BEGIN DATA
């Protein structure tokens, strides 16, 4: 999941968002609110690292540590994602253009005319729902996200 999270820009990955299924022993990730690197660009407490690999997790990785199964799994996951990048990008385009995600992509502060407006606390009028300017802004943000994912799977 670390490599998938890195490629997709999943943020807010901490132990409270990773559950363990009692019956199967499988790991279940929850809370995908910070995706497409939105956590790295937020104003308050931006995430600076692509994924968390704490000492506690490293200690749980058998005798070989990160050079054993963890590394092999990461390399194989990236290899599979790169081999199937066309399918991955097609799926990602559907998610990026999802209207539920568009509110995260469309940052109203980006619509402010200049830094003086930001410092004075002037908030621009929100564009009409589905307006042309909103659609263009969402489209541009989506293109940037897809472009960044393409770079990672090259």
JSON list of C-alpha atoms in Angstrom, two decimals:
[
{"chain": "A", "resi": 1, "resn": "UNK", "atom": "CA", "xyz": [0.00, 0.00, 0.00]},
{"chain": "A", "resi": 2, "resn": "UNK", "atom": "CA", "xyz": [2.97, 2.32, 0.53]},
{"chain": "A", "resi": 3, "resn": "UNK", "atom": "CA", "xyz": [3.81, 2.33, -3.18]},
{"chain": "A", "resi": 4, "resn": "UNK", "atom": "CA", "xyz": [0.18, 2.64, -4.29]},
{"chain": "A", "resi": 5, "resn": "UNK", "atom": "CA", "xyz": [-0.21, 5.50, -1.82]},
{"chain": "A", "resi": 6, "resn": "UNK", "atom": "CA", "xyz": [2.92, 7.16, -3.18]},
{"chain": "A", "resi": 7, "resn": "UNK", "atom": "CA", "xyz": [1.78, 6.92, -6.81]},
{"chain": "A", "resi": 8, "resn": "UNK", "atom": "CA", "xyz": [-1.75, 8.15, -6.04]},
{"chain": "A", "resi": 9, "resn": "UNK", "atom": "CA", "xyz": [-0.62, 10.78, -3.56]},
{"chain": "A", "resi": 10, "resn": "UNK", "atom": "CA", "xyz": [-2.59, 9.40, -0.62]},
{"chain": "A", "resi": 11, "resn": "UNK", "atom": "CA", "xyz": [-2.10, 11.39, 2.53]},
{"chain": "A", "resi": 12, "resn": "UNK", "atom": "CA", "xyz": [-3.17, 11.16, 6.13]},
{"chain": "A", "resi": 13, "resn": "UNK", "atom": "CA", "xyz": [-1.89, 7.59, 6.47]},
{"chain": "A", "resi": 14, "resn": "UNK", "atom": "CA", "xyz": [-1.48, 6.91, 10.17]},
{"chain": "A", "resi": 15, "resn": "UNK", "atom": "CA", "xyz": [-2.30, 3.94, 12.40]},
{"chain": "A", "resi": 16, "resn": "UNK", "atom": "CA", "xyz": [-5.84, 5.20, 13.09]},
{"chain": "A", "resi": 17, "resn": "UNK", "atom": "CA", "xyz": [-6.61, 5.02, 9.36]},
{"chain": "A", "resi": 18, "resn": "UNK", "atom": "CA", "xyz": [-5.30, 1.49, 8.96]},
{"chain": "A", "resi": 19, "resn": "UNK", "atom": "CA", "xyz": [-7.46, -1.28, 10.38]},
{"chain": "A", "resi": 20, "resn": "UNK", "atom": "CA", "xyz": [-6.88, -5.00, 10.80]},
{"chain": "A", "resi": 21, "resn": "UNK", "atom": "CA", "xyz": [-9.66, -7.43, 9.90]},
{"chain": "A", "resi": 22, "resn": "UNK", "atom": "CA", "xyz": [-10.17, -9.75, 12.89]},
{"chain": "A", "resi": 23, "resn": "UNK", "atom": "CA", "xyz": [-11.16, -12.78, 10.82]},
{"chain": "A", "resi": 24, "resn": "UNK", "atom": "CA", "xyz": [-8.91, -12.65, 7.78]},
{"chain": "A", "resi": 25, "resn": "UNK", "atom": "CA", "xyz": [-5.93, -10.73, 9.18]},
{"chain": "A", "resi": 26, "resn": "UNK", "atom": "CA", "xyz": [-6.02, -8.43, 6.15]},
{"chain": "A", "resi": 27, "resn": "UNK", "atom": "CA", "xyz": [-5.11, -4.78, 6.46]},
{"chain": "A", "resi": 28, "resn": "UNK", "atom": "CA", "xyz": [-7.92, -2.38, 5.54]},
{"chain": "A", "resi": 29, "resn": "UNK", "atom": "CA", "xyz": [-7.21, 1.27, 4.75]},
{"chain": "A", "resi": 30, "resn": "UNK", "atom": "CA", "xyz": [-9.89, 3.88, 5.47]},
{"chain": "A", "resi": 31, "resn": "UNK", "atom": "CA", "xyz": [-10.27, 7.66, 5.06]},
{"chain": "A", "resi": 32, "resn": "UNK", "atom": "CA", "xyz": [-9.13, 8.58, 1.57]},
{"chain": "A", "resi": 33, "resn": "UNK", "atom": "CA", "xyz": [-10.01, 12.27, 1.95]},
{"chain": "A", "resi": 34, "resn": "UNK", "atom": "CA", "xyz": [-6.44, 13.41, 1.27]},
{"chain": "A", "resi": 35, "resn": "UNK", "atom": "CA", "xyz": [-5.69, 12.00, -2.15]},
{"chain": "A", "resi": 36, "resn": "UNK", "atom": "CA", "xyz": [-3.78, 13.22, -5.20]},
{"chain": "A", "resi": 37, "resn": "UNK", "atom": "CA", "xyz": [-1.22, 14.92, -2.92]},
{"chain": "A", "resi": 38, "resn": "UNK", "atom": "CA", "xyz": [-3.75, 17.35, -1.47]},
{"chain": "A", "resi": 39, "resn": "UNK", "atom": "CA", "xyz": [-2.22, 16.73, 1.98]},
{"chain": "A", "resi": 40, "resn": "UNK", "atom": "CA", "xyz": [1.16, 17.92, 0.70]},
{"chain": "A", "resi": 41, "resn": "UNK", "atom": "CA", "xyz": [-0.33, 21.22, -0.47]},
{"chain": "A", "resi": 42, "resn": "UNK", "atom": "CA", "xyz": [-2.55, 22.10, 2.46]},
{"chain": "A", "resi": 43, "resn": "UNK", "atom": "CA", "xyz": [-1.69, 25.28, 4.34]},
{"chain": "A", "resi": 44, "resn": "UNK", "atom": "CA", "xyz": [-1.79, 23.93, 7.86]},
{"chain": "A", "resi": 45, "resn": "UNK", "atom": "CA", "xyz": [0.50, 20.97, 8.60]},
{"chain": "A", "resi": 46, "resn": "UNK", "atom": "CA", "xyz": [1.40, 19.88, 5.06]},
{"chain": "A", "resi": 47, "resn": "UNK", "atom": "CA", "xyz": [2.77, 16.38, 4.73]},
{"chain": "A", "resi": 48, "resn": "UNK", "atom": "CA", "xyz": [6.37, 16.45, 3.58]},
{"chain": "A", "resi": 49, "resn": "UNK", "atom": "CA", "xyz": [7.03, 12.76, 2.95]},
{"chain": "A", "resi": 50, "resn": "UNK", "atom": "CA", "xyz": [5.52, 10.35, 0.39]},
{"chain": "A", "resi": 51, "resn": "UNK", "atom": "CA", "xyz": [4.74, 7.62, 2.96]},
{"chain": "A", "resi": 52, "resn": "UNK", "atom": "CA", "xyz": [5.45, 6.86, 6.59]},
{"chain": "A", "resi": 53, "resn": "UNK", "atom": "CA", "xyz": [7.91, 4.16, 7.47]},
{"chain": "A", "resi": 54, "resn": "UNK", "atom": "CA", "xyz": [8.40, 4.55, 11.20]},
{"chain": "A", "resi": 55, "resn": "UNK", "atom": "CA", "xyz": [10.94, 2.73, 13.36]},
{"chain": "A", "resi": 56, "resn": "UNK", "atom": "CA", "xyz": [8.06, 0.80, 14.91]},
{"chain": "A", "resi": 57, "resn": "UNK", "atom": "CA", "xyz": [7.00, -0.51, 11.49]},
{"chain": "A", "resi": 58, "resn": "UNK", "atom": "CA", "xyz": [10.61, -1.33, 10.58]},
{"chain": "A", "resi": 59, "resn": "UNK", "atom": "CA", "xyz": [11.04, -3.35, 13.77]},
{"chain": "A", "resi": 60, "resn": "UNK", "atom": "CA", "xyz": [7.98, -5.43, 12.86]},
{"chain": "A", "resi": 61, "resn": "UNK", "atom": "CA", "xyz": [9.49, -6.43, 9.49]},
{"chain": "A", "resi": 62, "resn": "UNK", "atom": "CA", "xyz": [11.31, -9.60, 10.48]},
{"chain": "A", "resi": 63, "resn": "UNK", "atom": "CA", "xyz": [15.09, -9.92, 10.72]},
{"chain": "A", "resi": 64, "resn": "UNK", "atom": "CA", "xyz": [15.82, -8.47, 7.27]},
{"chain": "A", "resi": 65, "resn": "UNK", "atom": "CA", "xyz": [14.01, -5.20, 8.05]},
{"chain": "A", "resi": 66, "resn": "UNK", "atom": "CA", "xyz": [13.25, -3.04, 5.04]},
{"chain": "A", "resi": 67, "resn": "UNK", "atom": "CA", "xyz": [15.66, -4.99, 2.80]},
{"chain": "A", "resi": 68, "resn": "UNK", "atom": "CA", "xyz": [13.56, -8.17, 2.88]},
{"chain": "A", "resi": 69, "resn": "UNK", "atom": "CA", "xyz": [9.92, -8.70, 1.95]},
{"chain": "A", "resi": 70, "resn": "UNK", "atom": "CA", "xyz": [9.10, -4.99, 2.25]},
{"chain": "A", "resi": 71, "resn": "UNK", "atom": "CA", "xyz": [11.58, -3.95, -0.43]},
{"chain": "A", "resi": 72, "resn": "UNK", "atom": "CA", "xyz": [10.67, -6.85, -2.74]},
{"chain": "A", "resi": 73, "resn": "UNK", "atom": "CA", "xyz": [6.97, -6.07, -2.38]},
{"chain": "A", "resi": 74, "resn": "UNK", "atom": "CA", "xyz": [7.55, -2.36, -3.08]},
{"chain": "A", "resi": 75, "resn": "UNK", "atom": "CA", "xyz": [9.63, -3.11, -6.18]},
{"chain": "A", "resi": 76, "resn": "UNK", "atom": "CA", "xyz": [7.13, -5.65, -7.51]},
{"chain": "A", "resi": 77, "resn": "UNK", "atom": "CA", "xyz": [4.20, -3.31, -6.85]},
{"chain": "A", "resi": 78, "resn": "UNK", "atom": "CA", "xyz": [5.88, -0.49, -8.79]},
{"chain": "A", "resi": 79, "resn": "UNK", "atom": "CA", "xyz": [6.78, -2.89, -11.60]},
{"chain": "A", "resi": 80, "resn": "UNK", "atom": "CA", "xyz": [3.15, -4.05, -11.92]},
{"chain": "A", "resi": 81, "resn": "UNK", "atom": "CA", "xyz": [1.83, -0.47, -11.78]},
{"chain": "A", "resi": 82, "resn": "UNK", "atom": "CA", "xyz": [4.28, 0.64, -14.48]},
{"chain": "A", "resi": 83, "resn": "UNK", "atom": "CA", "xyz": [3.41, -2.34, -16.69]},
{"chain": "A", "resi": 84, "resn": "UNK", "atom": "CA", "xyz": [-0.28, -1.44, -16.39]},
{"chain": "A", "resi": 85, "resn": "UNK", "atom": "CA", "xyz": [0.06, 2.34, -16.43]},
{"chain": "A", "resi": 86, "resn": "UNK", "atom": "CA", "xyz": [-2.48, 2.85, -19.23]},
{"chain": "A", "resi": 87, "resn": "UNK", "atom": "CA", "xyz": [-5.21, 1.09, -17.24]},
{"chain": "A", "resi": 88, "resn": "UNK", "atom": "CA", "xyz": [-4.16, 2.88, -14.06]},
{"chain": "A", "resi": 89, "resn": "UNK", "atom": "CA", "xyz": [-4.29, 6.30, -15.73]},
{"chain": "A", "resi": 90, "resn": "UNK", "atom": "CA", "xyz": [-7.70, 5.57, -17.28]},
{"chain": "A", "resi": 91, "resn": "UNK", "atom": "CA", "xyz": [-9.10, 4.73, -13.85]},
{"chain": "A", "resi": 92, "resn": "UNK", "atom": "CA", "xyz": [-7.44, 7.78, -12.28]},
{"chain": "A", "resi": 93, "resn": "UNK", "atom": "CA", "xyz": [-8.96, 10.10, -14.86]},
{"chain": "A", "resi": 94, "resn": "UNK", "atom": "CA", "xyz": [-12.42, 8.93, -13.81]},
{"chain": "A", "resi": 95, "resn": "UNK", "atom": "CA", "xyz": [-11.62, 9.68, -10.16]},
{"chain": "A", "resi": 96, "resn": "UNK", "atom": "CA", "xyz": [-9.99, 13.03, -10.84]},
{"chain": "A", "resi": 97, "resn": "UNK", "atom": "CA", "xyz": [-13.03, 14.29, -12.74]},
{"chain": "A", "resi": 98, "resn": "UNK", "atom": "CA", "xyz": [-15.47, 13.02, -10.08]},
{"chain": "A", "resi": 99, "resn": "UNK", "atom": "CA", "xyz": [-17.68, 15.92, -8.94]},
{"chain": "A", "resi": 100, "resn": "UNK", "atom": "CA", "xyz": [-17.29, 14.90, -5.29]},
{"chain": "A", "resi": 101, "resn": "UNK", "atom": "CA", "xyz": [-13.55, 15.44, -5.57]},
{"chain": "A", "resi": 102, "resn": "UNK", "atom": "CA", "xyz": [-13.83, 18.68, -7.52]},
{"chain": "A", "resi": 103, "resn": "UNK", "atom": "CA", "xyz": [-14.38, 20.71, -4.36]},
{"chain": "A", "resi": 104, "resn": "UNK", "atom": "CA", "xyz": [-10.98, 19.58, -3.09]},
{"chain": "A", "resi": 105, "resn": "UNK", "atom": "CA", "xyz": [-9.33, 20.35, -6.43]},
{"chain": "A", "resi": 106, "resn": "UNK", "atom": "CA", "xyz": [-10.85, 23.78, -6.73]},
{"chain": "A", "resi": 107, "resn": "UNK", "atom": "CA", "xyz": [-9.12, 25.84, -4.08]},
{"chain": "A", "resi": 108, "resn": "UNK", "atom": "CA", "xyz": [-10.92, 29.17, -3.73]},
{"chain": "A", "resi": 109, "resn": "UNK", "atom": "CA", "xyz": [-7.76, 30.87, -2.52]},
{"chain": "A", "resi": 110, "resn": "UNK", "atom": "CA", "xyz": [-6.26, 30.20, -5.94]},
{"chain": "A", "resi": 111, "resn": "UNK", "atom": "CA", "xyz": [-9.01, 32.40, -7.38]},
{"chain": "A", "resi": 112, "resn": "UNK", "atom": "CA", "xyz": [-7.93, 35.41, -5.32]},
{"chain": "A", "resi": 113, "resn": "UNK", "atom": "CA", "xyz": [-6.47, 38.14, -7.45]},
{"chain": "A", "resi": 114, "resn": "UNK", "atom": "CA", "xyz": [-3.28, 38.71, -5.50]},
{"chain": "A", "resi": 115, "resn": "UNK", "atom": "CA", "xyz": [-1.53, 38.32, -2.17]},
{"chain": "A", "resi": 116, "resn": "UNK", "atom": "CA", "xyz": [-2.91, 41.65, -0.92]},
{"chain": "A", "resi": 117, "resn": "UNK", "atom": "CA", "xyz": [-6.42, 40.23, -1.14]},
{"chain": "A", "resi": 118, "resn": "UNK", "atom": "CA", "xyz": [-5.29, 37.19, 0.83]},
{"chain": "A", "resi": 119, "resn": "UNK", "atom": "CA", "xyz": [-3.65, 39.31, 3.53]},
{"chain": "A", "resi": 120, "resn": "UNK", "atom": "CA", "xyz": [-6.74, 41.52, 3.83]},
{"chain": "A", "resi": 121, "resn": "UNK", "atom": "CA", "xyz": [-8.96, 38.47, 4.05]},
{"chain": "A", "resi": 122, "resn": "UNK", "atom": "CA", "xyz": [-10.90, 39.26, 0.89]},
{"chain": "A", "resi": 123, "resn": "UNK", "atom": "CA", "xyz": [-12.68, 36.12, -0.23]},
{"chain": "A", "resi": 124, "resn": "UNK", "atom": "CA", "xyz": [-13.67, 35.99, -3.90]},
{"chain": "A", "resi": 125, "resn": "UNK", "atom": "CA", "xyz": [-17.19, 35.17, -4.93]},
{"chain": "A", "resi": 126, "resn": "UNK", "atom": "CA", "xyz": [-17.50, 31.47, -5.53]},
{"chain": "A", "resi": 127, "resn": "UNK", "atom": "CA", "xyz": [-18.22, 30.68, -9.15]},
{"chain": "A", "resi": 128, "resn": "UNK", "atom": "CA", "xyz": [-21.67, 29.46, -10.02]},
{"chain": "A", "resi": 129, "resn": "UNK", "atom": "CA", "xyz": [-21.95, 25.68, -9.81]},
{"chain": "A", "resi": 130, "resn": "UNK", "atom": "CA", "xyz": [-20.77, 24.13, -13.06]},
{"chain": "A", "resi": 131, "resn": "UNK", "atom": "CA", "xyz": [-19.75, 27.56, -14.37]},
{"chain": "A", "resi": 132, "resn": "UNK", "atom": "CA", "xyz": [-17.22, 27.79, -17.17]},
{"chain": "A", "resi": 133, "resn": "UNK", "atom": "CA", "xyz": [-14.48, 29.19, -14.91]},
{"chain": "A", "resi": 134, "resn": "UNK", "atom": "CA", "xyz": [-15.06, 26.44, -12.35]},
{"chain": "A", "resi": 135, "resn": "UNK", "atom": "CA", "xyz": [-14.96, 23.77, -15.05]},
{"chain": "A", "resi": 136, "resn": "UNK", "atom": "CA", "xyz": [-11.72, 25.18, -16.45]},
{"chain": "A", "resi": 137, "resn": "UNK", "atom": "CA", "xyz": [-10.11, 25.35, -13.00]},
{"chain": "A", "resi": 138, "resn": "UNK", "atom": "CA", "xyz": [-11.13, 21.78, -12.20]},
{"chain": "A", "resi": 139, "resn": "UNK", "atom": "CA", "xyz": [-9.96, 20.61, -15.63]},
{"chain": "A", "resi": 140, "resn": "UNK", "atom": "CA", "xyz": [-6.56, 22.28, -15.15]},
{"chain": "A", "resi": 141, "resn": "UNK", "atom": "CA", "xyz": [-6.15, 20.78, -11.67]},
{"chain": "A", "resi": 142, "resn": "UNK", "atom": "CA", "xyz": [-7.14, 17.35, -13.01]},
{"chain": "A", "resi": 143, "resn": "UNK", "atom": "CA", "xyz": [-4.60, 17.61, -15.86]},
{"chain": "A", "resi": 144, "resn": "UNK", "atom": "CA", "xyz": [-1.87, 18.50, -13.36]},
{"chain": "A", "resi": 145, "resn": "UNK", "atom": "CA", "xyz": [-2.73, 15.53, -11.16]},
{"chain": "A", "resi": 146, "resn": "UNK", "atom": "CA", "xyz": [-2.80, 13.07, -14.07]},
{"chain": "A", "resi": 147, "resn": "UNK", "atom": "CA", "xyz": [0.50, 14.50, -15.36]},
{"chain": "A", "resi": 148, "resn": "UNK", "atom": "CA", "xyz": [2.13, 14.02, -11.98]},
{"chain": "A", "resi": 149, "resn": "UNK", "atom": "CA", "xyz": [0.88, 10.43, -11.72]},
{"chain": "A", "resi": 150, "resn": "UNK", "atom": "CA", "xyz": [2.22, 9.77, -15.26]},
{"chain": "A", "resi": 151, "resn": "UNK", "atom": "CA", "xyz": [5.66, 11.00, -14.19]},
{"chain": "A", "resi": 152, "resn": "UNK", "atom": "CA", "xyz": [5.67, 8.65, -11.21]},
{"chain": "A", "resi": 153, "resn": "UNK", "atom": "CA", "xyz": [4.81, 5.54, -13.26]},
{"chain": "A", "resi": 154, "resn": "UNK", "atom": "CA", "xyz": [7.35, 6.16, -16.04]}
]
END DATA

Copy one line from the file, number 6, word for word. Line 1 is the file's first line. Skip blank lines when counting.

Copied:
{"chain": "A", "resi": 3, "resn": "UNK", "atom": "CA", "xyz": [3.81, 2.33, -3.18]},